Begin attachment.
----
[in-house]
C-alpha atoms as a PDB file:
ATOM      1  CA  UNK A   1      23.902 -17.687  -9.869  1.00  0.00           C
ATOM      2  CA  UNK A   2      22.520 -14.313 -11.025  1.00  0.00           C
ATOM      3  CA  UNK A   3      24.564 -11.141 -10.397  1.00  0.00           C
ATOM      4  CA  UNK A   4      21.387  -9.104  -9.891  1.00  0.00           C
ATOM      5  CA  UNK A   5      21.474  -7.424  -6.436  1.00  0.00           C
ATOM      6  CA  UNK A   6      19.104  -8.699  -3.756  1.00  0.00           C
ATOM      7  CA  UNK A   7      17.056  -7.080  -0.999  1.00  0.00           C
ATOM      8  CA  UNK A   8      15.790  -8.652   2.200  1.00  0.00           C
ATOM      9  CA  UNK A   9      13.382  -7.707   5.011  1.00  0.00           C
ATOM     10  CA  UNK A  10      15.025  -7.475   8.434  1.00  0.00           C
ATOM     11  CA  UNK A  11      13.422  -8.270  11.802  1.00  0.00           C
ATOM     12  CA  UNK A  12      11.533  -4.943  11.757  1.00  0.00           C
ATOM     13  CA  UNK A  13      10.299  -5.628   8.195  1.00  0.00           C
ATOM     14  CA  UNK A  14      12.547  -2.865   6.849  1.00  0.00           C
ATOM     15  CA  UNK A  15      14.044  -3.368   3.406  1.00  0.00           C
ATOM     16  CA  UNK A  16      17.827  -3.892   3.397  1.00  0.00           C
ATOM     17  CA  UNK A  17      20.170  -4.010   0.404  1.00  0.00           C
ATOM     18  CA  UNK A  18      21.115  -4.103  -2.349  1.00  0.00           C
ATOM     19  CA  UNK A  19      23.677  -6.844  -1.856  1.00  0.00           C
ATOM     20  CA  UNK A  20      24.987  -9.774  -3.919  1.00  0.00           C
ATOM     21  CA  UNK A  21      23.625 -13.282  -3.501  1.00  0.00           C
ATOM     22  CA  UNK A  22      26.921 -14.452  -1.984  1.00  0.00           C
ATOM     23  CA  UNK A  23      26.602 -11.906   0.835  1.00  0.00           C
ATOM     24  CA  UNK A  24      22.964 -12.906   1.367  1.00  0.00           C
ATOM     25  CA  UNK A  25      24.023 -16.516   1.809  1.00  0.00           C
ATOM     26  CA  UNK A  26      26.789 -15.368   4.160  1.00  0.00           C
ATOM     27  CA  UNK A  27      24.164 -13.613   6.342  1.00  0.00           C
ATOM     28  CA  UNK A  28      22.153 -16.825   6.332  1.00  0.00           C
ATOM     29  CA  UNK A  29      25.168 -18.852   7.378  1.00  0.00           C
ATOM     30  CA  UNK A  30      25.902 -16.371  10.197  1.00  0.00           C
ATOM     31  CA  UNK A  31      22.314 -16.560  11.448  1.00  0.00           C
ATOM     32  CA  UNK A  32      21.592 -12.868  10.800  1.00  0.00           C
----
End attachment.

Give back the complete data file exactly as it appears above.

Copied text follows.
[in-house]
C-alpha atoms as a PDB file:
ATOM      1  CA  UNK A   1      23.902 -17.687  -9.869  1.00  0.00           C
ATOM      2  CA  UNK A   2      22.520 -14.313 -11.025  1.00  0.00           C
ATOM      3  CA  UNK A   3      24.564 -11.141 -10.397  1.00  0.00           C
ATOM      4  CA  UNK A   4      21.387  -9.104  -9.891  1.00  0.00           C
ATOM      5  CA  UNK A   5      21.474  -7.424  -6.436  1.00  0.00           C
ATOM      6  CA  UNK A   6      19.104  -8.699  -3.756  1.00  0.00           C
ATOM      7  CA  UNK A   7      17.056  -7.080  -0.999  1.00  0.00           C
ATOM      8  CA  UNK A   8      15.790  -8.652   2.200  1.00  0.00           C
ATOM      9  CA  UNK A   9      13.382  -7.707   5.011  1.00  0.00           C
ATOM     10  CA  UNK A  10      15.025  -7.475   8.434  1.00  0.00           C
ATOM     11  CA  UNK A  11      13.422  -8.270  11.802  1.00  0.00           C
ATOM     12  CA  UNK A  12      11.533  -4.943  11.757  1.00  0.00           C
ATOM     13  CA  UNK A  13      10.299  -5.628   8.195  1.00  0.00           C
ATOM     14  CA  UNK A  14      12.547  -2.865   6.849  1.00  0.00           C
ATOM     15  CA  UNK A  15      14.044  -3.368   3.406  1.00  0.00           C
ATOM     16  CA  UNK A  16      17.827  -3.892   3.397  1.00  0.00           C
ATOM     17  CA  UNK A  17      20.170  -4.010   0.404  1.00  0.00           C
ATOM     18  CA  UNK A  18      21.115  -4.103  -2.349  1.00  0.00           C
ATOM     19  CA  UNK A  19      23.677  -6.844  -1.856  1.00  0.00           C
ATOM     20  CA  UNK A  20      24.987  -9.774  -3.919  1.00  0.00           C
ATOM     21  CA  UNK A  21      23.625 -13.282  -3.501  1.00  0.00           C
ATOM     22  CA  UNK A  22      26.921 -14.452  -1.984  1.00  0.00           C
ATOM     23  CA  UNK A  23      26.602 -11.906   0.835  1.00  0.00           C
ATOM     24  CA  UNK A  24      22.964 -12.906   1.367  1.00  0.00           C
ATOM     25  CA  UNK A  25      24.023 -16.516   1.809  1.00  0.00           C
ATOM     26  CA  UNK A  26      26.789 -15.368   4.160  1.00  0.00           C
ATOM     27  CA  UNK A  27      24.164 -13.613   6.342  1.00  0.00           C
ATOM     28  CA  UNK A  28      22.153 -16.825   6.332  1.00  0.00           C
ATOM     29  CA  UNK A  29      25.168 -18.852   7.378  1.00  0.00           C
ATOM     30  CA  UNK A  30      25.902 -16.371  10.197  1.00  0.00           C
ATOM     31  CA  UNK A  31      22.314 -16.560  11.448  1.00  0.00           C
ATOM     32  CA  UNK A  32      21.592 -12.868  10.800  1.00  0.00           C